Meyers batting line for his 42 games with short season A Tri-City was a lackluster .207/.289/.304, but he was definitely heating up toward the end of the season, hitting .313/.377/.513 over his final 15 games, including three of his four doubles and all three of his season home runs. Drafted in the 13th round in 2017 out of the University of Nebraska where he was a two-way player, Meyers is said to be a plus runner (11 stolen bases and two caught stealing) whose speed and above average arm translate well in center field. Meyers will be 22 on 6/18.
Key: Show that he can catch up with and master pitching at the professional level.

Juan Ramirez (L/L)
Ramirez originally signed with the Tigers out of the Dominican Republic in 2015 for $185,000 and came to the Astros after the 2017 season as the PTBNL in the Justin Verlander trade. In his second professional season for the Gulf Coast League Tigers in 2017, Ramirez hit .301/.385/.362 in 42 games. He walked 20 times to only 14 strikeouts and stole 11 bases (seven caught stealing). On the smaller side (Baseball-Reference has him at 5'9" 160#), Ramirez is known more for contact than for power (six doubles and two triples in 2017), but at the time of his signing Baseball America thought he would grow into more power. They also noted that his above average arm could land him in right field. Ramirez will be 19 in April.
Keys: Ramirez is said to have good baseball instincts and he will need to use those to help him get the most out of his average speed and below average power.

Ramiro Rodriguez (L/L)
I am definitely a fan of Rodriguez (at least on paper since I've never actually seen him play), so much so that I named him my Short Season Player of the Year for 2017. Rodriguez was absolutely dominant at the plate while also providing solid defense. Rodriguez spent the vast majority of his season with the Dominican Summer League with a mid-August promotion to the Gulf Coast League. In 58 games, Rodriguez hit .335/.440/.500 with 11 doubles, three triples, five home runs, 24 RBI, 37 runs scored and eight stolen bases (seven caught stealing). He walked 30 times to only 23 strikeouts. Rodriguez signed with the Astros in October 2015 out of Panama.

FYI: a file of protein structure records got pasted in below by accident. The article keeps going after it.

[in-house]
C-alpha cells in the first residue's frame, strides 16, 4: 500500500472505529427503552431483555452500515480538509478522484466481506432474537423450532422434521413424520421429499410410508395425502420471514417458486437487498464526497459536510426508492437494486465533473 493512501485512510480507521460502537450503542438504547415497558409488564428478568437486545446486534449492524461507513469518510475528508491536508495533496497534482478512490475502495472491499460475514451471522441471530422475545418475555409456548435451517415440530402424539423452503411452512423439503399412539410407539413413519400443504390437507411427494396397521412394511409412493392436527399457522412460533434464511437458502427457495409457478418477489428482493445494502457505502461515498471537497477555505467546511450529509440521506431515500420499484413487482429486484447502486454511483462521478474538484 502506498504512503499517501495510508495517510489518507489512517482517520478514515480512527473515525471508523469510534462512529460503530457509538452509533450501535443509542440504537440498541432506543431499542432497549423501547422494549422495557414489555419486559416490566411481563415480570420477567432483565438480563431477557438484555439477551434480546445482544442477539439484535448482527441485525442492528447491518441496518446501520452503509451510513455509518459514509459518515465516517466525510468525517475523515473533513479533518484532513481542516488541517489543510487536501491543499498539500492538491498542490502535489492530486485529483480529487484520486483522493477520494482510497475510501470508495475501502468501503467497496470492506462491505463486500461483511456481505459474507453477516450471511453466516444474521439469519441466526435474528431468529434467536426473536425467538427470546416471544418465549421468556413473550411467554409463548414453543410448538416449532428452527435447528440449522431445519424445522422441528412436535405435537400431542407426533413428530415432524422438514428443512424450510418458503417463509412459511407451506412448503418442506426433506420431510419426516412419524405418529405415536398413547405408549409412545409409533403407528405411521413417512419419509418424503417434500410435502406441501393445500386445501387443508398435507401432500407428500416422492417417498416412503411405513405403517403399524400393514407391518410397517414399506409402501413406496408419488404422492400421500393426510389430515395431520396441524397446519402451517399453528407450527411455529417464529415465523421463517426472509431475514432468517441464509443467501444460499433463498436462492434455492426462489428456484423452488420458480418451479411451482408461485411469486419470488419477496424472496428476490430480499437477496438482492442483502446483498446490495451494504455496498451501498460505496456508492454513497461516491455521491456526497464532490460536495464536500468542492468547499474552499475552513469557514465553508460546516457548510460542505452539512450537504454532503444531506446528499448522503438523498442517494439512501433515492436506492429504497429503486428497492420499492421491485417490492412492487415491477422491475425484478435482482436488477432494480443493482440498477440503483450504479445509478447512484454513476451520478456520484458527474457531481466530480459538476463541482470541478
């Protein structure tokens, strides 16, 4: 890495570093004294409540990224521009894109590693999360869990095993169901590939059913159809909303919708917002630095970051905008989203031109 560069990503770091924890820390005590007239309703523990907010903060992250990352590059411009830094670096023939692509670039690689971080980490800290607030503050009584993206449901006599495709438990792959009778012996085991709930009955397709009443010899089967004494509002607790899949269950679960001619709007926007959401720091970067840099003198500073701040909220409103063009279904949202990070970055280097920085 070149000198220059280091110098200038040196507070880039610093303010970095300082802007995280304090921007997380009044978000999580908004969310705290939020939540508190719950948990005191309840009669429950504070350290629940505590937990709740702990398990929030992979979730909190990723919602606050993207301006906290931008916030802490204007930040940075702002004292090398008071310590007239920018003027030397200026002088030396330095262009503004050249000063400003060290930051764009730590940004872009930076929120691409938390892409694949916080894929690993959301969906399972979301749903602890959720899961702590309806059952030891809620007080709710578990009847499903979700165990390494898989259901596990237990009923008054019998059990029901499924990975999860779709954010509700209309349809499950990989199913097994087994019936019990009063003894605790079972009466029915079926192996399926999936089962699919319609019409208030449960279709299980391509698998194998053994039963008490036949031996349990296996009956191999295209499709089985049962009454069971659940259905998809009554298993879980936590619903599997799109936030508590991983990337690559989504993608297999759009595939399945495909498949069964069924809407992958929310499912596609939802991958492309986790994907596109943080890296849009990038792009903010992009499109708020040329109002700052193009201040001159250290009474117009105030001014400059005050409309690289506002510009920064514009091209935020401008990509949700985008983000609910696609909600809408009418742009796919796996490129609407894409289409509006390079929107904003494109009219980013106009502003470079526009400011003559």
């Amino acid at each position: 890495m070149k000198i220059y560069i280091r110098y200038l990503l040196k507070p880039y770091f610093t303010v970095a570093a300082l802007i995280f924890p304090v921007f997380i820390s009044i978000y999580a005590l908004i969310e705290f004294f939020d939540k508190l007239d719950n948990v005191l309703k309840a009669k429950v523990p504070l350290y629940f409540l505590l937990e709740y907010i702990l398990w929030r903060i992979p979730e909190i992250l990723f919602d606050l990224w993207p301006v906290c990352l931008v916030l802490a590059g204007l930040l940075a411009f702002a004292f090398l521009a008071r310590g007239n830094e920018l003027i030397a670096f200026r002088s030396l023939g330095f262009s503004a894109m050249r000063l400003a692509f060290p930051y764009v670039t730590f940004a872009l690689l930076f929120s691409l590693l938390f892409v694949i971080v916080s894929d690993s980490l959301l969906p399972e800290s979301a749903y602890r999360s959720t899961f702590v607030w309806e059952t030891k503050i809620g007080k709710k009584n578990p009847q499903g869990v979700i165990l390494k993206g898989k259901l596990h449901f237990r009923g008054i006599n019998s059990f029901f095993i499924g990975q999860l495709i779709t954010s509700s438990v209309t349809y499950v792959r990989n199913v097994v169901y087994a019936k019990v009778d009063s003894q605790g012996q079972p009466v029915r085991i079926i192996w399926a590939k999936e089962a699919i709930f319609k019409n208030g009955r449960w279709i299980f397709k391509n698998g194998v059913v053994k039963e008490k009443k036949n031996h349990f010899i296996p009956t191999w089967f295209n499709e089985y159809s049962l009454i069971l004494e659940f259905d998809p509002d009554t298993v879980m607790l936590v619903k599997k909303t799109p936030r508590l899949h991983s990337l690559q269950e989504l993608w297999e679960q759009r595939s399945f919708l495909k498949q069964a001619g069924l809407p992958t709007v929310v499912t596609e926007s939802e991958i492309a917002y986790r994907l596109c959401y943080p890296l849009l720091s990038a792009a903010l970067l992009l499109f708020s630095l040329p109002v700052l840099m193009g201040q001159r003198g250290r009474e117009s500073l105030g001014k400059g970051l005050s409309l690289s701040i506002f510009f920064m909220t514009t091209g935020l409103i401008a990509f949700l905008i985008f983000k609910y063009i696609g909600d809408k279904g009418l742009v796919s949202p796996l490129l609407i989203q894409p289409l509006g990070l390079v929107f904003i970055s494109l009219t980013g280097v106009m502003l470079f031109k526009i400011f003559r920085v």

Key: Rodriguez will be 20 in February and, as good as he was in the DSL, I would like to have seen him play in more than nine games in the States at this point. He should be challenged to higher levels of competition in order to see what he can really do.

Others to Watch:

Yefri Carrillo
Signed during the July 2nd international signing period in July 2017 out of Venezuela for $300,000, I haven't found much information about Carrillo yet, even his age [UPDATE: Carrillo turned 17 in January.], but since he didn't play in 2017, he will likely be 17 going into the 2018 season. Oz Ocampo called Carrillo a legitimate five-tool player with a "great frame and plus athleticism," citing a 70 arm, plus speed and fielding, and a solid bat with power.

Yimmi Cortabarria and Franklin Pinto
I know even less about these two players, both of whom signed in July 2017 for $300,000 out of Venezuela and neither of whom have yet played, but I will be watching them both in the new season. [UPDATE: Cortabarria was 17 in January and Pinto will be 17 in late April.]

Andy Pineda (L/R)
2017 was mostly a season of regression at the plate for Pineda, but he still showed enough promise to be included as a New York-Penn League Mid-Season All Star. Based on his past performance, I can still see him as a solid 4-tool player (lacking power), but going into his fifth season, he will need to catch up to higher levels of pitching and do so much more quickly. Pineda turned 21 in November.

Previous Posts:
Shortstop
Second Base
First Base